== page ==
Passengerfilms – a London-based ‘car crash of cinema and geography’ – invited Ian to suggest a film and panel discussants for a screening in February this year. He chose Sasha Friedlander’s documentary Where Heaven meets Hell in which audiences get to know four men who mine sulphur from inside a live volcano in Indonesia. A new followthethings.com page was published on the film and he recommended it again as part of the film programme for the Museum of Contemporary Commodities in Exeter. The screening is tonight. Is all sulphur mined in volcanoes? NO! Says London panellist Prof Gavin Bridge in this guest post. It is ‘mined’ in more surprising places…
Where Heaven Meets Hell conveys the aspirations, social relations and hard physical labour of a group of men who earn their living by prying chunks of sulphur free from the mouth of an Indonesian volcano. Viewers are drawn into a world of work one can scarcely imagine exists – a world of cloying smoke, hacking coughs, scarred muscles and bodyweight-loads hauled up over the volcano’s rim and down the mountain to be sold. The filmmaker, Sasha Friedlander, artfully works a trope familiar to other ‘revelatory’ commodity stories, exposing the social lives through which natural materials become objects of economic exchange.
But, big picture, the world acquires sulphur in ways very different to those depicted in the film. Extraordinarily little of the approximately 75 million tonnes of sulphur consumed each year is mined from the ground, and still less comes from the mouth of volcano. Today, over 98% of the world’s sulphur derives from air quality legislation that, since the 1960s, requires uncontrolled atmospheric emissions of sulphur dioxide be reduced. As a consequence, the vast majority of the sulphur we use is recovered from the sulphur-rich waste streams of oil and gas production or metal processing, rather than being mined for its own sake. The world’s biggest sources of sulphur, then, are not mines in the mountains but the smokestacks of petroleum refineries, natural gas processing plants, coking facilities and non-ferrous metal smelters. The largest sulphur producers in the US are ExxonMobil, Valero, ConocoPhillips, Motiva, Marathon and Chevron which recover sulphur from ‘sour’ crude oil and natural gas at their refinery complexes, primarily in Texas and Louisiana. Massive pyramids of sulphur are stockpiled alongside the bitumen upgraders of the Alberta tar sands, effectively stranded by their low value and distance from potential markets.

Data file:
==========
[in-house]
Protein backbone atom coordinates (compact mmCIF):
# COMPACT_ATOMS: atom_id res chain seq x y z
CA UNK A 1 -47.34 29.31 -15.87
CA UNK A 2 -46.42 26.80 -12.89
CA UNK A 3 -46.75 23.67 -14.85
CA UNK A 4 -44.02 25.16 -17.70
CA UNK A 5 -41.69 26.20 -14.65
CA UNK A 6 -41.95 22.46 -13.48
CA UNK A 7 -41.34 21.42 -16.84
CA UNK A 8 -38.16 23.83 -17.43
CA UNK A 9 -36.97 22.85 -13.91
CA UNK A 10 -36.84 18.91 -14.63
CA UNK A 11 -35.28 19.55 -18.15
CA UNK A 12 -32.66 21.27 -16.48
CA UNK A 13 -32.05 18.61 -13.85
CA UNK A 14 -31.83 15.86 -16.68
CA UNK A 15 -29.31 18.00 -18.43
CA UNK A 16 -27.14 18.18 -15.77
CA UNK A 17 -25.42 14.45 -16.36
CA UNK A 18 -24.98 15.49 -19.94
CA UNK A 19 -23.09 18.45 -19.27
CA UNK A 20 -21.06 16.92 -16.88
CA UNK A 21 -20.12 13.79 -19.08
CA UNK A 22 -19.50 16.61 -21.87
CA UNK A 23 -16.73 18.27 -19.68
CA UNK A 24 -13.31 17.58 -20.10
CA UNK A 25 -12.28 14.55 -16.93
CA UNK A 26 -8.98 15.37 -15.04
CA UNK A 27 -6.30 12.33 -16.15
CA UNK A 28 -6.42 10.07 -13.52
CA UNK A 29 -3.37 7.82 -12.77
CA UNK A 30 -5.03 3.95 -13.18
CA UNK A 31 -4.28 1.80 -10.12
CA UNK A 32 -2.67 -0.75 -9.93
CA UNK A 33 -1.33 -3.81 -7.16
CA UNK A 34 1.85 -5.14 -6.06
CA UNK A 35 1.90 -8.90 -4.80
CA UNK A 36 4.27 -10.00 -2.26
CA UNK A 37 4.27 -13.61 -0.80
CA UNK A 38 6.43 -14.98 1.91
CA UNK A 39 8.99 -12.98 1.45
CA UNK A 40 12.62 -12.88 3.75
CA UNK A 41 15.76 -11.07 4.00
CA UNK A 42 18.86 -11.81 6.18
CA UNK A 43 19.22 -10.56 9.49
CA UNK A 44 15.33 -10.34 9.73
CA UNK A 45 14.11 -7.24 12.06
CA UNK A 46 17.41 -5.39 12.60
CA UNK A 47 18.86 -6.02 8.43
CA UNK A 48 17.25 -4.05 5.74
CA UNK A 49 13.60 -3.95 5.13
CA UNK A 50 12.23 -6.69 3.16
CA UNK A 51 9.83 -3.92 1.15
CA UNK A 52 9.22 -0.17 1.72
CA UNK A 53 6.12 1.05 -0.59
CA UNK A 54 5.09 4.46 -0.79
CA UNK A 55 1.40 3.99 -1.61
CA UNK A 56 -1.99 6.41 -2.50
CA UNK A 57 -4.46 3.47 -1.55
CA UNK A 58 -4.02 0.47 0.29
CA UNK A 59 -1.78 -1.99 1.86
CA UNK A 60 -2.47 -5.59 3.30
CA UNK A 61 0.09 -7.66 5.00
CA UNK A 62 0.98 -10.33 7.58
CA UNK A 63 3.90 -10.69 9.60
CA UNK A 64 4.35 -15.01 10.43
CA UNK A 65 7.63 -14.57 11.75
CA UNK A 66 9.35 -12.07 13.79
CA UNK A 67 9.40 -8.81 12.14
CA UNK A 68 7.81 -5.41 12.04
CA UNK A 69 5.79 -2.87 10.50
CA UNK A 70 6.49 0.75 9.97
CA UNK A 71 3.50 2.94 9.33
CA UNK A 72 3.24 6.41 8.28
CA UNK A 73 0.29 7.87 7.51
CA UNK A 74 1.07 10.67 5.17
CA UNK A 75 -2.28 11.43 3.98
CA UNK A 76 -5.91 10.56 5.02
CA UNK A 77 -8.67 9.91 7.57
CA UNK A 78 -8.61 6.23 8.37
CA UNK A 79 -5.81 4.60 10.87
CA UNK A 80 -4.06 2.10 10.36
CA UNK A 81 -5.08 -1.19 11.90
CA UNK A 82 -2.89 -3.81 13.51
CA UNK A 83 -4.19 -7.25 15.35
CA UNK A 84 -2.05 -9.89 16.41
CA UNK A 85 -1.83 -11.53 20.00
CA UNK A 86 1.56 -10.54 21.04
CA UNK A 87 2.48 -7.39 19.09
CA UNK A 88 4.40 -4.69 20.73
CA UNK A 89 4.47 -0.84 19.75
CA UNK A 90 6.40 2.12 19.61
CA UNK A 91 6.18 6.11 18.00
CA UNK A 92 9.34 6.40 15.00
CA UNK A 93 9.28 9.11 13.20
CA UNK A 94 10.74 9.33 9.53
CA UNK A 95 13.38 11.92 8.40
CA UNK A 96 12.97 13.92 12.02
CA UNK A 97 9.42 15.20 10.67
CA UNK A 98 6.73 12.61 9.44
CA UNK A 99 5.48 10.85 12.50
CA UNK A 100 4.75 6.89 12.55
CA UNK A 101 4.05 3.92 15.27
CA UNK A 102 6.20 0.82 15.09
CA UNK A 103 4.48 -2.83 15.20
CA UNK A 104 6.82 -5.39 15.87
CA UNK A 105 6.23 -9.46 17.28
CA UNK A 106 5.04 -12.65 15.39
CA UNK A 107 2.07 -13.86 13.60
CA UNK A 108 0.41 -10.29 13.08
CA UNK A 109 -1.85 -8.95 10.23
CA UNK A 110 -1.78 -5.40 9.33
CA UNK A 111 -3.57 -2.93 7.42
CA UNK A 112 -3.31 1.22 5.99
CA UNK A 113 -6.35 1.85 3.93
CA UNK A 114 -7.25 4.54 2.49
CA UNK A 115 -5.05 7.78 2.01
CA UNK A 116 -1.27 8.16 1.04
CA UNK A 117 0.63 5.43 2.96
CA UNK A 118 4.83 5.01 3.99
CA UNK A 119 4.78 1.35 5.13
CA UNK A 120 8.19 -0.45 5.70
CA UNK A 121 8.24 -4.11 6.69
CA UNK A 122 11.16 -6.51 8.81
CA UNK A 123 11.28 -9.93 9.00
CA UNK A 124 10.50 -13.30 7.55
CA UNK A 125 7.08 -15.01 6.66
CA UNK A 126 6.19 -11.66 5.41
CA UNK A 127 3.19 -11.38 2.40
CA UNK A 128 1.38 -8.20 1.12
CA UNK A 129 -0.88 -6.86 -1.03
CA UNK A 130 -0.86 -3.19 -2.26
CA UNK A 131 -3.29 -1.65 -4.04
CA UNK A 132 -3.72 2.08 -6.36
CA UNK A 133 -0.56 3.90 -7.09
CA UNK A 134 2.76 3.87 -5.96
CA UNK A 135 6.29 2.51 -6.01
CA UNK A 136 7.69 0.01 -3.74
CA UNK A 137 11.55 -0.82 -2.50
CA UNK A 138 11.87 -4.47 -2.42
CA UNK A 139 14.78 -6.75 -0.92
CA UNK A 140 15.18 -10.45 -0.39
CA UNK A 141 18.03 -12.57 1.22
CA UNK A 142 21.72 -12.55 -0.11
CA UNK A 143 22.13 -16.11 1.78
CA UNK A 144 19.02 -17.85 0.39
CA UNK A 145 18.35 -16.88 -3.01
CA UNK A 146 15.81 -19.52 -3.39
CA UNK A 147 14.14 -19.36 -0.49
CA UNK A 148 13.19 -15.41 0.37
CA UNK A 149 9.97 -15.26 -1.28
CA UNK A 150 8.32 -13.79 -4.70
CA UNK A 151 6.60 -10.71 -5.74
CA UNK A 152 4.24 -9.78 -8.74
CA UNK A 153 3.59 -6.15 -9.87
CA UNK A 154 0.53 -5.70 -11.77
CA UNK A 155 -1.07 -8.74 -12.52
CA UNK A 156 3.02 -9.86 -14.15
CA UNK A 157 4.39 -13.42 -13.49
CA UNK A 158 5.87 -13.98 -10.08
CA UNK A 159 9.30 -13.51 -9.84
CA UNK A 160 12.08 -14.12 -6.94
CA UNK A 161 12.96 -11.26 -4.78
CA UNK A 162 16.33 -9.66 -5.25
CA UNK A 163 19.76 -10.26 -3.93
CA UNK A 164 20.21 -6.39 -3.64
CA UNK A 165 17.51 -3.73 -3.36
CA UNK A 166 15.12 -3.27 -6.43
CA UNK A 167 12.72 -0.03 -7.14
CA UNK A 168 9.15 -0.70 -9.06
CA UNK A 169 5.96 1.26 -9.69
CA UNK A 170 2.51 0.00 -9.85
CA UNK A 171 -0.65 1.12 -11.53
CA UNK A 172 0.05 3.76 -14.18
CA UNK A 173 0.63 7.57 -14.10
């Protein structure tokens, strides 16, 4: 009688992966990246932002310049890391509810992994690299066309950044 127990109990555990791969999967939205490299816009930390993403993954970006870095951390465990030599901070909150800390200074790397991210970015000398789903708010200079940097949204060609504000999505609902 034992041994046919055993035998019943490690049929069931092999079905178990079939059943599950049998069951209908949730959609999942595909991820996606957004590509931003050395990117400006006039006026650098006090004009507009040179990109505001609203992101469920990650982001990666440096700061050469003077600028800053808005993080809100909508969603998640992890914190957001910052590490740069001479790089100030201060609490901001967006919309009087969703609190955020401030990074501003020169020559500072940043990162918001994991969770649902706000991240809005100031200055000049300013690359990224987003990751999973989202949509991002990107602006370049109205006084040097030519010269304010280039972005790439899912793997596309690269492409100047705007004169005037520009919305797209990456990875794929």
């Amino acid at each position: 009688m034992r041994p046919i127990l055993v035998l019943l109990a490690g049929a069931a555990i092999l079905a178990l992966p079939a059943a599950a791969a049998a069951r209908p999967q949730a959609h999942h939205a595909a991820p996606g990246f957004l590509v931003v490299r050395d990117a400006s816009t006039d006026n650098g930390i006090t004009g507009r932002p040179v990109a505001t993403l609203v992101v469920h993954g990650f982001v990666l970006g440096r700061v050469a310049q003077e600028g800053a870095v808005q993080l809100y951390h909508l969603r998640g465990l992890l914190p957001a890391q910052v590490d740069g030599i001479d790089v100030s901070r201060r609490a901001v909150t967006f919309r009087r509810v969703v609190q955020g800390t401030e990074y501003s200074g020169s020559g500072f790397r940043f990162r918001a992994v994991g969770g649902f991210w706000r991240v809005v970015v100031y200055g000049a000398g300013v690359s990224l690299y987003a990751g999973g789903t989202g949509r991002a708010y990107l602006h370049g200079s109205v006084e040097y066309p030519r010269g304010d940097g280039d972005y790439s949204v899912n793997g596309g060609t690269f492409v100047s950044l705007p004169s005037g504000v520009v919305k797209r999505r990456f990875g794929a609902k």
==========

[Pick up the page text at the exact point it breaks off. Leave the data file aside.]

Sulphur – or, more biblically, brimstone – has a long social history as a resource. Reportedly used by the Romans as a fumigant for agricultural pest control, taken internally to aid digestion (the Victorian’s ‘brimstone and treacle’), and combined with saltpetre and charcoal as gunpowder, sulphur subsequently became an essential ingredient in many of the new materials that characterised the ‘second industrial revolution’ of the late 19th century. The development of vulcanisation techniques for rubber, whereby sulphur is combined with latex, produces a firmer and more durable material; and, in the form of sulphuric acid, sulphur proliferated through a wide range of industrial applications including bleaching, cellophane and detergent manufacture, battery technology, and the production of rayon from cellulose. Today, half of all sulphur is used in the manufacturer of fertilisers, so that the scale and pattern of contemporary sulphur mobilisation is closely bound to securing global food supply.